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Transfer shines in Pitt scrimmage

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By John Grupp
Wednesday, Oct. 28, 2009

Long before he transferred to Pitt from a 938-student college in Louisiana, Chase Adams played for one of the top high school teams in the nation.

His Mount Saint Joseph (Md.) team had won a state-record 38 games in a row but lost to traditional power DeMatha (Md.) in the final game of the season.

The team finished ranked No. 8 in the USA Today, but Adams was inconsolable.

"He doesn't like to lose," Mount Saint Joseph coach Pat Clatchey said. "After the game, he was just like after any other time we lost. He wasn't happy."

Said Adams, "I've got a strong competitive nature, and it makes me want to win at all costs. I didn't have any intentions of losing tonight."

Adams, who transferred from Centenary College as Pitt tries to fill the void left by departed point guard Levance Fields, showed some hints that he will be able to play in the Big East this season.

Adams, who has one year of eligibility, scored 21 points to lead all scorers in Pitt's annual Blue-Gold scrimmage at Petersen Events Center on Tuesday night.

The 5-foot-10, 190-pound Adams, known more of a defensive stopper at Centenary, proved he can score as well, going 8 for 11 from the field and 5 for 7 from 3-point range, as his Blue squad won, 56-53.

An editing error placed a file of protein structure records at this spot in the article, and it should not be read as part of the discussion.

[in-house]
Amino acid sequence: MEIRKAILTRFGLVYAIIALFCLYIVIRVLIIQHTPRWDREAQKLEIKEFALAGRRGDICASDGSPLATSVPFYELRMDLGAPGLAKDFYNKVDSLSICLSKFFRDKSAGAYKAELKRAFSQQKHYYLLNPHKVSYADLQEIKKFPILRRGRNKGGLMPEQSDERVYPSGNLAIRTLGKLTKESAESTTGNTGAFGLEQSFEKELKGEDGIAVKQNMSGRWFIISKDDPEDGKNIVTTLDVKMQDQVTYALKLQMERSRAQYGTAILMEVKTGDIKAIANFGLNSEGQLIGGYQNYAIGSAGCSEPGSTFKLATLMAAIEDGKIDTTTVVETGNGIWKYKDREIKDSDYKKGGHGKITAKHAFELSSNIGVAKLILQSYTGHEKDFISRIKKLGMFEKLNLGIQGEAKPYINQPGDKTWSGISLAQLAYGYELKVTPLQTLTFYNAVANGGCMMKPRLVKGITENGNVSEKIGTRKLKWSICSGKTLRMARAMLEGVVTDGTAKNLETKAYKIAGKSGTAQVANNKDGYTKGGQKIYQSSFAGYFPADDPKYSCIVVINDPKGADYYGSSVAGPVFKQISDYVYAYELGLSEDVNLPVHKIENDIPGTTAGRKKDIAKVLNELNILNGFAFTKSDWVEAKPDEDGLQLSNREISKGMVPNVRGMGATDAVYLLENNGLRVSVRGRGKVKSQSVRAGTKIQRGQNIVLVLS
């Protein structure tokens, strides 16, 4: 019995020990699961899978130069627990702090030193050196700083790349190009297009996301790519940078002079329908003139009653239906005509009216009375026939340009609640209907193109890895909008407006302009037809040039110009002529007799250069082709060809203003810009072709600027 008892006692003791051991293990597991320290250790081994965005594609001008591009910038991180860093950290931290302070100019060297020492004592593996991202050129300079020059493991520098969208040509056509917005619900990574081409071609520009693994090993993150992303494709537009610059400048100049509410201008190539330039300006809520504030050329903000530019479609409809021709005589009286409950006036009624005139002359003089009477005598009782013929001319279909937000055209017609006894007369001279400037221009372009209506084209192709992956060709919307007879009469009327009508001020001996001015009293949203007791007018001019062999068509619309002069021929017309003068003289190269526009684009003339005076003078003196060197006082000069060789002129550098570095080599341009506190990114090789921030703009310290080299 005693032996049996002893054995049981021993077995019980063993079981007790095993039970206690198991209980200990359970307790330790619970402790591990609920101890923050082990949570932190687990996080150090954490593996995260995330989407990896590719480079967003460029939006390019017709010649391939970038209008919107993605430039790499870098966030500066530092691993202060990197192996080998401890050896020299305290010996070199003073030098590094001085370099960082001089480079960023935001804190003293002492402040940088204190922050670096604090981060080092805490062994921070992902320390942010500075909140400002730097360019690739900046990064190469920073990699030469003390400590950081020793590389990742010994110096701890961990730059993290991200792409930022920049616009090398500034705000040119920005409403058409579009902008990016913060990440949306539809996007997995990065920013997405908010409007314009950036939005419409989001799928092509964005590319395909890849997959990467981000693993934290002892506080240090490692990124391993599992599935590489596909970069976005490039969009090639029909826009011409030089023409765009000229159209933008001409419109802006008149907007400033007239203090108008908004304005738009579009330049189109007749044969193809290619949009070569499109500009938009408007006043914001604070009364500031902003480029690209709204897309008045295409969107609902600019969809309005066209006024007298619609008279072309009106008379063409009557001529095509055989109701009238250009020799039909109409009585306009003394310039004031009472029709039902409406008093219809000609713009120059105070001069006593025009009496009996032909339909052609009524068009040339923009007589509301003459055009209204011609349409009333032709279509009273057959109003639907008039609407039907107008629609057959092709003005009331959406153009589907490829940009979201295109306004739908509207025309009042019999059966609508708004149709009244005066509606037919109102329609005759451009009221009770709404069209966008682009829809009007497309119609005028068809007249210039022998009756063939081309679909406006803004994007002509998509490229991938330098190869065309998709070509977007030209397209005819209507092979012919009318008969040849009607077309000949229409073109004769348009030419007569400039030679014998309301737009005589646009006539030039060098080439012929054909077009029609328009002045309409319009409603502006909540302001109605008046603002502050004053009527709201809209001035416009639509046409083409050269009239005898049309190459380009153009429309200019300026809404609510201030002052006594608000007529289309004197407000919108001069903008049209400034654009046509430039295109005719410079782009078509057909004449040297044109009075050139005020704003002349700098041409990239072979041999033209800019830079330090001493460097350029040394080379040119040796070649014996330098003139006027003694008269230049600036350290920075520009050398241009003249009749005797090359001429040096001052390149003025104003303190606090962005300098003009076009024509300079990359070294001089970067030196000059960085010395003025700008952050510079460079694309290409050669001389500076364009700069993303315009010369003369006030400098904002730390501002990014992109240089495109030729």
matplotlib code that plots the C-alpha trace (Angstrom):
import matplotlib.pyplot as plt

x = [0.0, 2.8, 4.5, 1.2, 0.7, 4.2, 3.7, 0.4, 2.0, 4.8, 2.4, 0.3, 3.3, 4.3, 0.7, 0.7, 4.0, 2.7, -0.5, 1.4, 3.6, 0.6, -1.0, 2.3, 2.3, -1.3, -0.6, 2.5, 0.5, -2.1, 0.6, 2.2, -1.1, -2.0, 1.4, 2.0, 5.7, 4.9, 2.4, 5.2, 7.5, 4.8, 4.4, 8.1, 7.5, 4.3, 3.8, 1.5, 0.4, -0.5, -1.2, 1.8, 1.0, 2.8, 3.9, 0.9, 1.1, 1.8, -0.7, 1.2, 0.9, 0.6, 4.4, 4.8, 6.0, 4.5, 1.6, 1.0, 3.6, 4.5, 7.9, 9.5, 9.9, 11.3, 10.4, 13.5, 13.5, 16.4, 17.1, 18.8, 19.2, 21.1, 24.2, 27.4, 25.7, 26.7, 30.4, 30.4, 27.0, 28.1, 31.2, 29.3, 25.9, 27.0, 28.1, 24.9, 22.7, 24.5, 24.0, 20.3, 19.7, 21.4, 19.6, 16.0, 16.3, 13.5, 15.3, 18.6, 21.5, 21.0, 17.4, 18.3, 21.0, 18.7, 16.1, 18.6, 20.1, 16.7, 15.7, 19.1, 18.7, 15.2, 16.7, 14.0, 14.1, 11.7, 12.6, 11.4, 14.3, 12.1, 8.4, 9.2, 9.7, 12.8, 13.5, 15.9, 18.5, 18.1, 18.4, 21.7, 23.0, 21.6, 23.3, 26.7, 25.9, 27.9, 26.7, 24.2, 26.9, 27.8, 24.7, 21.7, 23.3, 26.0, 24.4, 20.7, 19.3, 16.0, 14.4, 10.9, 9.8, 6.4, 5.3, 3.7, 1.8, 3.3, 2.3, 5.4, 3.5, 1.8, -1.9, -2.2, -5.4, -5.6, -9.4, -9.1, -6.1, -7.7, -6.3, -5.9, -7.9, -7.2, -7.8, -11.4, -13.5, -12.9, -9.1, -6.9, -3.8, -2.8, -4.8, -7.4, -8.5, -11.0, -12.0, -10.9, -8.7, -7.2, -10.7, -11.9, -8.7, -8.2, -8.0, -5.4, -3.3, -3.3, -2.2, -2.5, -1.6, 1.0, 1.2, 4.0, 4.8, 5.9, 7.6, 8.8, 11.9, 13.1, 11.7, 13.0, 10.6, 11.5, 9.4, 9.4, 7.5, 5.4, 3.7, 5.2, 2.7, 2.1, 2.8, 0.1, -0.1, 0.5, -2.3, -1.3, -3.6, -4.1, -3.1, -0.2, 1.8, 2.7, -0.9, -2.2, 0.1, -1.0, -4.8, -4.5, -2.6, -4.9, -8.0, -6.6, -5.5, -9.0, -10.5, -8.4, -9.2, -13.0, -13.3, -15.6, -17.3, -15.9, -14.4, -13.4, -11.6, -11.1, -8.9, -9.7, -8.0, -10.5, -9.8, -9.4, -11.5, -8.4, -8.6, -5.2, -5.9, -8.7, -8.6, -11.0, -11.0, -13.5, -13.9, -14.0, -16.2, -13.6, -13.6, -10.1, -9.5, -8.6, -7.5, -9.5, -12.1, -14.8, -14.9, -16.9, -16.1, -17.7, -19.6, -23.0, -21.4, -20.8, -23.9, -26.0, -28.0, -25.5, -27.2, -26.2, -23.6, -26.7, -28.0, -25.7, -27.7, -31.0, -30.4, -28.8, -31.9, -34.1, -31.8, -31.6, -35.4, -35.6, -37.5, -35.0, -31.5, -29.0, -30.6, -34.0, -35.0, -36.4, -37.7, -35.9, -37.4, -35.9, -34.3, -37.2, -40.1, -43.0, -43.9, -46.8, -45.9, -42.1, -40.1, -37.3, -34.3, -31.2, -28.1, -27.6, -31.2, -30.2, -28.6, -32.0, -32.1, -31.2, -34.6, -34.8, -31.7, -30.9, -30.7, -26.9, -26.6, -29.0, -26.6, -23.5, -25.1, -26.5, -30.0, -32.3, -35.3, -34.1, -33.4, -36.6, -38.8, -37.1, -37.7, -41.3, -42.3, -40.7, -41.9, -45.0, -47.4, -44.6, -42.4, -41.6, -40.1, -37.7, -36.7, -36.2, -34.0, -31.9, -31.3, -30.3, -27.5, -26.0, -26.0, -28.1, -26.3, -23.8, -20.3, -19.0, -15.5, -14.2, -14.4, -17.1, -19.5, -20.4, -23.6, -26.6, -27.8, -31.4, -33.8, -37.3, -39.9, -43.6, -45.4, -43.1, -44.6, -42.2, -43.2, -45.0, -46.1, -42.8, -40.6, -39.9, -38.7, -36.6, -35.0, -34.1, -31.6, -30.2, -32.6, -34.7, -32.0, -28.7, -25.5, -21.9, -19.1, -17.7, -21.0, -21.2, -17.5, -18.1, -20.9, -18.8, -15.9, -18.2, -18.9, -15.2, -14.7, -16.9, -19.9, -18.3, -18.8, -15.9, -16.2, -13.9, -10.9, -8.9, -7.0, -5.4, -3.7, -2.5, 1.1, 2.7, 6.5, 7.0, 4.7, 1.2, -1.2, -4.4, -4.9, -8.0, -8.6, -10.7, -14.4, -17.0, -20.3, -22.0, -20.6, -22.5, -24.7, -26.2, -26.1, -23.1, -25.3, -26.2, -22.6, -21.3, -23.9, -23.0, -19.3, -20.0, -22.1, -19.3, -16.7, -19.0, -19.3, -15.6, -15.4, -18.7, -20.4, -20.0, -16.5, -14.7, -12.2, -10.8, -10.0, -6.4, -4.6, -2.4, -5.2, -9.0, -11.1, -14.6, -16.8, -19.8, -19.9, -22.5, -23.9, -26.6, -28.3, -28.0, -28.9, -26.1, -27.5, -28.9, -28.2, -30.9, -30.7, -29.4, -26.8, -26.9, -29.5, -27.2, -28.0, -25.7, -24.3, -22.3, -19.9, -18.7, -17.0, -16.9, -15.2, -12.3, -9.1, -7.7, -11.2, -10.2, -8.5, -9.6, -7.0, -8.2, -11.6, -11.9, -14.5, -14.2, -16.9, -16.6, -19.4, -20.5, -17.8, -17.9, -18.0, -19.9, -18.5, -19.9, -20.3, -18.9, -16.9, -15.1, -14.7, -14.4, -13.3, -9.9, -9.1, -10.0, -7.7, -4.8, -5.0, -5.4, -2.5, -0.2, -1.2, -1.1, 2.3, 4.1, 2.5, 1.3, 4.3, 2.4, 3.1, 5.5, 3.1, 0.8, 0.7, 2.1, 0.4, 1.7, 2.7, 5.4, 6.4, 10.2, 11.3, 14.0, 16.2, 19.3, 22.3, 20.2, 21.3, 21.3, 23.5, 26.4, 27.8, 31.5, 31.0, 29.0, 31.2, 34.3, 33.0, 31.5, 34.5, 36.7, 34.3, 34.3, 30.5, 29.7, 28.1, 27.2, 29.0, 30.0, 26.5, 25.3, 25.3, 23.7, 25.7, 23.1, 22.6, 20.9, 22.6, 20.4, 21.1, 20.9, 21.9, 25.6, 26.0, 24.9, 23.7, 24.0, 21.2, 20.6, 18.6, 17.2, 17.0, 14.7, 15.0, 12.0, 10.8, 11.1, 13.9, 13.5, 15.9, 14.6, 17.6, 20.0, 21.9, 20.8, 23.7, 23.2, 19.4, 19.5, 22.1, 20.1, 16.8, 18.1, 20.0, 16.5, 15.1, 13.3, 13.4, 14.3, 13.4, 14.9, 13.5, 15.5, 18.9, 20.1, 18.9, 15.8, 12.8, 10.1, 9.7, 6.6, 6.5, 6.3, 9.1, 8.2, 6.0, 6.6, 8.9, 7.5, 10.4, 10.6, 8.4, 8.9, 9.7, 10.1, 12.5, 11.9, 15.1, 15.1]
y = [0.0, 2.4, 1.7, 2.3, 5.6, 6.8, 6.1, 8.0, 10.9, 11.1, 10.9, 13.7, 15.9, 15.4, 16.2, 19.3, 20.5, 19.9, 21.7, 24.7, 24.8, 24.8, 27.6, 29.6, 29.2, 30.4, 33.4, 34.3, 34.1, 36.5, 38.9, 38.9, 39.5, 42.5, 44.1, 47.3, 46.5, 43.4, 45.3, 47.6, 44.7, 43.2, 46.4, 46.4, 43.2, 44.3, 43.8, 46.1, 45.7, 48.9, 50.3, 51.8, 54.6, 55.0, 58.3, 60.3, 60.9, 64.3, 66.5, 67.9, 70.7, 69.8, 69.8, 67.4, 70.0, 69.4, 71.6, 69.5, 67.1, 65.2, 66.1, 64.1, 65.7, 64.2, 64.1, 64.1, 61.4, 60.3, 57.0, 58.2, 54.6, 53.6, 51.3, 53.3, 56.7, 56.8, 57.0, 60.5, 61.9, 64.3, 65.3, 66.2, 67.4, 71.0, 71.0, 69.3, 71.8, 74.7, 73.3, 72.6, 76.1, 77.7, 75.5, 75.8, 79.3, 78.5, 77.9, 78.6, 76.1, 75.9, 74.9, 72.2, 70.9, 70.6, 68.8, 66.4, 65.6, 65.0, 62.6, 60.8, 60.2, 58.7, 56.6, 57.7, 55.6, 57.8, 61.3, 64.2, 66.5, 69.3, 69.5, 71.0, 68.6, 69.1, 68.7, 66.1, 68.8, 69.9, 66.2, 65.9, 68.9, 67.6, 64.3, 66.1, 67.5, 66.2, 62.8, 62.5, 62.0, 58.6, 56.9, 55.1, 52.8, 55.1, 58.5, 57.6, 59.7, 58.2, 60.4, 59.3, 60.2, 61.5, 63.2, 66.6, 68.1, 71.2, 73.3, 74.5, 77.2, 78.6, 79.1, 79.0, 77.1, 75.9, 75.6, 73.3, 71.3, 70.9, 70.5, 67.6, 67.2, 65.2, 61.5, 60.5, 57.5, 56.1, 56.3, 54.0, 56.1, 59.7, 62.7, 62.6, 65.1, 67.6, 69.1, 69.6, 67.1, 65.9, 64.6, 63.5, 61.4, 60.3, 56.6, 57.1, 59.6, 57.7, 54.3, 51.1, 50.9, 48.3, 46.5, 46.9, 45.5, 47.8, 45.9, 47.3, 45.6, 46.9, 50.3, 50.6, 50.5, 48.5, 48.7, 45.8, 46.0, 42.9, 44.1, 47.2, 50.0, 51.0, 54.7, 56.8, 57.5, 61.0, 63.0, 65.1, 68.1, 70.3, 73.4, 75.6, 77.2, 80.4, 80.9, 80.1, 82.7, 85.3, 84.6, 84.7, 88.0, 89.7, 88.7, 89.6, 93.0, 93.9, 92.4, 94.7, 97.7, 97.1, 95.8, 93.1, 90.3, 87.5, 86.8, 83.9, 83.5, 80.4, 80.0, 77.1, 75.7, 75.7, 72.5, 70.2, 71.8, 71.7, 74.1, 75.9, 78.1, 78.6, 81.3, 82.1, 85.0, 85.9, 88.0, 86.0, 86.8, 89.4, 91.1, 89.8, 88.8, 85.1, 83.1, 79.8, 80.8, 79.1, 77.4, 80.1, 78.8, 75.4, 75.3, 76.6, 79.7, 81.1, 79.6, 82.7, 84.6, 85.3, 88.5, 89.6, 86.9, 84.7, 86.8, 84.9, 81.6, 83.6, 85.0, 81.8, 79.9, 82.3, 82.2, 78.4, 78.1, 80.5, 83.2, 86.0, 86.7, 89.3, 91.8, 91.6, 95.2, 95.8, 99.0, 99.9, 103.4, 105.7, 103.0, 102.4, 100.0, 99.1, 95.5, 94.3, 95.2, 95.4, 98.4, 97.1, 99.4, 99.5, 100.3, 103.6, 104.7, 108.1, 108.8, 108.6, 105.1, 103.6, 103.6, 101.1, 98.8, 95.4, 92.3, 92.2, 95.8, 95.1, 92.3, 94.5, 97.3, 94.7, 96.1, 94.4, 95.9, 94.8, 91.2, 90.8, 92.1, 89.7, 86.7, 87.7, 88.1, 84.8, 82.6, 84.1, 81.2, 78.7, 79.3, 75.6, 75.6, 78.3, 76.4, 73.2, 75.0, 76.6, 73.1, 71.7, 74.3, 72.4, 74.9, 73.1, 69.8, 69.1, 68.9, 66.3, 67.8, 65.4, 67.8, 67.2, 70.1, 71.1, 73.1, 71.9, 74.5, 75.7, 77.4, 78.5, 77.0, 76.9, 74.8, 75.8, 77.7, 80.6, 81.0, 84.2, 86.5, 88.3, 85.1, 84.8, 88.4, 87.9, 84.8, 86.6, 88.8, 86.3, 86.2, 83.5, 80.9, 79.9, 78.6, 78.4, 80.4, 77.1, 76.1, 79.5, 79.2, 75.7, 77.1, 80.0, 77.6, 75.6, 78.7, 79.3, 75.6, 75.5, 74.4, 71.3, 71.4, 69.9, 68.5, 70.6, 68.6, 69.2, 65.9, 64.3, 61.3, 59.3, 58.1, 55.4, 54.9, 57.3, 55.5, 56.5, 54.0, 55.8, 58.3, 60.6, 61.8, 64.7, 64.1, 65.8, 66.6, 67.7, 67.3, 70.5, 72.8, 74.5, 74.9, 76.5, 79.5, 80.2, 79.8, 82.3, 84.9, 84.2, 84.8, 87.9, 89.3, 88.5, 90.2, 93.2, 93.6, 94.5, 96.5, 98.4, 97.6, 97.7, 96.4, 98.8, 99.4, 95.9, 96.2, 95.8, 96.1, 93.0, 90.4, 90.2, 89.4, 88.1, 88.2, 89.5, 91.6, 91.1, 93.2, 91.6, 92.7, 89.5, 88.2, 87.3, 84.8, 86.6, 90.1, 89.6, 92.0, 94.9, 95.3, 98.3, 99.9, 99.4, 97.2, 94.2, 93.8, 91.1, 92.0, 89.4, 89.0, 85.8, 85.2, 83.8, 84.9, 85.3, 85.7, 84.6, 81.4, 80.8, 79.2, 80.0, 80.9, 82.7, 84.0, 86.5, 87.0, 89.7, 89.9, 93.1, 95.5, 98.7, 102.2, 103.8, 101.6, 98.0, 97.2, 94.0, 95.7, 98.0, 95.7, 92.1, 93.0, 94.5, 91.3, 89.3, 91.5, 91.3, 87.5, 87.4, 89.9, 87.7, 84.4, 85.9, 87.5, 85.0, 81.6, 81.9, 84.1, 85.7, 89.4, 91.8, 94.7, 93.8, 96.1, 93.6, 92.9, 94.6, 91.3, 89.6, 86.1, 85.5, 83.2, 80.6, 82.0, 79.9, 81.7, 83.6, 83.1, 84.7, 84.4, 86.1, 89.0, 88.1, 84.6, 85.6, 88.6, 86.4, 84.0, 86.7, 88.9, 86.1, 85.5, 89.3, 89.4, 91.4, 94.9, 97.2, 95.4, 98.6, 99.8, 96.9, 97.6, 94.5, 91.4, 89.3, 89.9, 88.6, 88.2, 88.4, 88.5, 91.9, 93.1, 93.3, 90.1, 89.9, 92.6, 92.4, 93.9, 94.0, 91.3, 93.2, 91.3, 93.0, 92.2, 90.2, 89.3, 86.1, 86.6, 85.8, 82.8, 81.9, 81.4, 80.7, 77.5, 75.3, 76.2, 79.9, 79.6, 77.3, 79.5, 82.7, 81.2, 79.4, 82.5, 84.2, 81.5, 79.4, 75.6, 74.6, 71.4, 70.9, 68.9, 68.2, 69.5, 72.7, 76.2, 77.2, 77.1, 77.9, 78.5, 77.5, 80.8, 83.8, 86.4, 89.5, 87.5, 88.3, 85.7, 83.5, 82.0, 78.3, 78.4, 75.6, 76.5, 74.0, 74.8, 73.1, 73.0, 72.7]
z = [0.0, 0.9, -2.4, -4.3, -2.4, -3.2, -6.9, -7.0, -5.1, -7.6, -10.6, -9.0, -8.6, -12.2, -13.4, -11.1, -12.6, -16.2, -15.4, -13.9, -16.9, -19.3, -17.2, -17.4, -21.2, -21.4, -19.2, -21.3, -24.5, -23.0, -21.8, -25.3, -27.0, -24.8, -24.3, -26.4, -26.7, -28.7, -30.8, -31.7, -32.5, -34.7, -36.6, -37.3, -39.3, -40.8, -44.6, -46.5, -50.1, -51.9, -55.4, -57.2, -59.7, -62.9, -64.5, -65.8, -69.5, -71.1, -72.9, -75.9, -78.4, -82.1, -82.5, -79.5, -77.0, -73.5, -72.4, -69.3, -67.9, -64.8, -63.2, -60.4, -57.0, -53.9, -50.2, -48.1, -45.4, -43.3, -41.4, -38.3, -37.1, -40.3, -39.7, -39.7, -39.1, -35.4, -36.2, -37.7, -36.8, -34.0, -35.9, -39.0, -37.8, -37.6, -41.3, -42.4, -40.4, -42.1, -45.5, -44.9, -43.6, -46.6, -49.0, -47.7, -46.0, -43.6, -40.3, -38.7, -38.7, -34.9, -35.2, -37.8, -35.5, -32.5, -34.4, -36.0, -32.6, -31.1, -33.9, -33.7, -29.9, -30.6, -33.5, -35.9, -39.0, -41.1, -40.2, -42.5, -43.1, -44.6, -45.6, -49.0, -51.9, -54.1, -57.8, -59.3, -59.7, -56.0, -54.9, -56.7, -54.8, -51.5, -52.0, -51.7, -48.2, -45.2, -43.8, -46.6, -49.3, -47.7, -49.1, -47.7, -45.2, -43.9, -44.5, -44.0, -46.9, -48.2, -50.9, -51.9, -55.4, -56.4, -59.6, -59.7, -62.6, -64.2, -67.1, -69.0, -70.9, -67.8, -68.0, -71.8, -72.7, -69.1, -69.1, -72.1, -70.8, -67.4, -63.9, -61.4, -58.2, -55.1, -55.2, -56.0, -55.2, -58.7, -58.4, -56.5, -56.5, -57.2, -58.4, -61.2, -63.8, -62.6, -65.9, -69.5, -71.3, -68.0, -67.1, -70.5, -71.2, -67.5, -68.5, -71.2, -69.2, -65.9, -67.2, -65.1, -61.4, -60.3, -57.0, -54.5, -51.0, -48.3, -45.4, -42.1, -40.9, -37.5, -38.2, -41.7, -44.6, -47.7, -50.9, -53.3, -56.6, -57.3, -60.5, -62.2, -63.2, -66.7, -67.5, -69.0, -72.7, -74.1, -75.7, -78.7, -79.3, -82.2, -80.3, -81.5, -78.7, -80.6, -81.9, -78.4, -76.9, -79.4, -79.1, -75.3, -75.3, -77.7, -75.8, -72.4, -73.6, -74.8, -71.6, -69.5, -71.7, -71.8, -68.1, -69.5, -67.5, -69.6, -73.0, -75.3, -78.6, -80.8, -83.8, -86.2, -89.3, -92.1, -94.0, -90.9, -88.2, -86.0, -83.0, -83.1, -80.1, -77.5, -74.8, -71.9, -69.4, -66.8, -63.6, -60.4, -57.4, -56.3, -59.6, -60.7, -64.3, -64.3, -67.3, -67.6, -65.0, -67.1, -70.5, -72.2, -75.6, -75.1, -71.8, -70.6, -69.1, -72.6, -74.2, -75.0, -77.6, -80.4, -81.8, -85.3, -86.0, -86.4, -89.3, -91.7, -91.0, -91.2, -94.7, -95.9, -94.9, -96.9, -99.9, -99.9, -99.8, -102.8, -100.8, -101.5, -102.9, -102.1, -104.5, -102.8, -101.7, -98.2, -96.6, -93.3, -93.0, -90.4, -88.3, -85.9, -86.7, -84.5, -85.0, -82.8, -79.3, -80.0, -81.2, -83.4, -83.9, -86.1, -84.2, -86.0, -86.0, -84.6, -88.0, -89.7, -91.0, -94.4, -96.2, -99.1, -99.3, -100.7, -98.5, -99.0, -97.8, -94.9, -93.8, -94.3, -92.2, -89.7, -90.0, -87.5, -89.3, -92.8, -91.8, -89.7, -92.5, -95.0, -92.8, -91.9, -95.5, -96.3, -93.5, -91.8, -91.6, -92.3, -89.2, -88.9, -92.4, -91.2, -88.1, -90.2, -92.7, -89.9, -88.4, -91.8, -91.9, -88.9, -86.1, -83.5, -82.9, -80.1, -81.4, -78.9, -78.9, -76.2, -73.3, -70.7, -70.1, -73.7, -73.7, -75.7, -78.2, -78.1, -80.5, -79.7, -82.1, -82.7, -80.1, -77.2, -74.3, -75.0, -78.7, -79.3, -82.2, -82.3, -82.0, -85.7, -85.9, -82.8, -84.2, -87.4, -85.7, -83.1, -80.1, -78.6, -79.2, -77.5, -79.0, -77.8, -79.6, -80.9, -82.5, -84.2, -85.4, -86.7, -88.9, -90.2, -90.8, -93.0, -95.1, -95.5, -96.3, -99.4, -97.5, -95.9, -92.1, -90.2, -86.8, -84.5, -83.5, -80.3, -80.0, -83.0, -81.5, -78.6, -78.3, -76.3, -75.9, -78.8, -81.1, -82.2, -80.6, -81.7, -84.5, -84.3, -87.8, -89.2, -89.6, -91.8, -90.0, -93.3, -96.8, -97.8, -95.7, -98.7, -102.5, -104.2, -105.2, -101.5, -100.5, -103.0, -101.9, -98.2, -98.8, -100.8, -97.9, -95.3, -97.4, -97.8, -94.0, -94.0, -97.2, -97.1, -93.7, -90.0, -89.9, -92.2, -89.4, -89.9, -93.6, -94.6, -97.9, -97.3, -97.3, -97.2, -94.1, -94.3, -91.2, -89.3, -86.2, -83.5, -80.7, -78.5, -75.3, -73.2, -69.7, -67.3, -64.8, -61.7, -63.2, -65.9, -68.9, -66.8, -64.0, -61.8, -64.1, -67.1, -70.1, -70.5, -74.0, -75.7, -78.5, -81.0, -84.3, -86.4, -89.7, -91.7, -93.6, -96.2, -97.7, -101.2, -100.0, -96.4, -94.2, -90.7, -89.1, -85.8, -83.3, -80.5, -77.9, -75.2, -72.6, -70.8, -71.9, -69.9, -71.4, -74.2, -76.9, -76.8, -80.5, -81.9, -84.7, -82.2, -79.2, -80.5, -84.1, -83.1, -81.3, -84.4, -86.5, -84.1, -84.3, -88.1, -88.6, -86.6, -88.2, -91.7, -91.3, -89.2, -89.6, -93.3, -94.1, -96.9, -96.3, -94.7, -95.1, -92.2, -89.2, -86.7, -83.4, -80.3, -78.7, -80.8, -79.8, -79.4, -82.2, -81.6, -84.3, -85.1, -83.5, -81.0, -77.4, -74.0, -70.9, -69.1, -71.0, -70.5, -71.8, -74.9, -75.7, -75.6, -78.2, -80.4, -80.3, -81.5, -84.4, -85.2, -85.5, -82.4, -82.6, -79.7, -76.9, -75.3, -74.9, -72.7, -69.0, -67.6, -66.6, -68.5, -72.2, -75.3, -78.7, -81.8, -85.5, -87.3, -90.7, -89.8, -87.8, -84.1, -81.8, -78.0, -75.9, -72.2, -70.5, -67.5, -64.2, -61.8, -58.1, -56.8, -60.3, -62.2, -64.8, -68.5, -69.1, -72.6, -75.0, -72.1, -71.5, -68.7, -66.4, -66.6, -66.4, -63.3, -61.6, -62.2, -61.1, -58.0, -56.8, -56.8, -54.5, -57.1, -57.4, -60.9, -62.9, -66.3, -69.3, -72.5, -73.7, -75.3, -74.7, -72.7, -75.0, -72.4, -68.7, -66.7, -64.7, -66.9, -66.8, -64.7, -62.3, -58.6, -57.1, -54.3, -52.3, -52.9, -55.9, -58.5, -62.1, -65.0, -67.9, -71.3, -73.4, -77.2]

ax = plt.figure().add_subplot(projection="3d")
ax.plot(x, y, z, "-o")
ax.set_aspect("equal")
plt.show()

Junior guard Brad Wanamaker led the Gold team with 19 points, and Ashton Gibbs added 17.

The 32-minute scrimmage provided fans with the first glimpse of the new-look Panthers, who lost four starters from last year's 31-5 Elite Eight team.

Adams joined the Panthers in August when he transferred from Centenary. Because his old school was dropping from Division I to Division III, Adams was eligible to play immediately.

"I think he will turn out to be a pleasant surprise and be a big contributor this year," Clatchey said. "He's not going to be intimidated or star-struck in the Big East. The fans will respect how hard he works."

Adams, a Baltimore native, started three seasons at Centenary and was named the Summit League Defensive Player of the Year last season after finishing with 2.7 steals per game, good for eighth among all Division I players. He also averaged 14 points and shot 39 percent from 3-point range, but he always envisioned himself as a passer and defender.

"As of lately, I've been shooting pretty well. Coach has been telling me when you're open, take the shot," Adams said. "Here, I started out playing the two, so I was able to shoot a little more."

He has provided the Panthers with backcourt depth, leadership and defensive toughness.

"I definitely feel like I can compete at the Big East level," Adams said. "That's why I came here."

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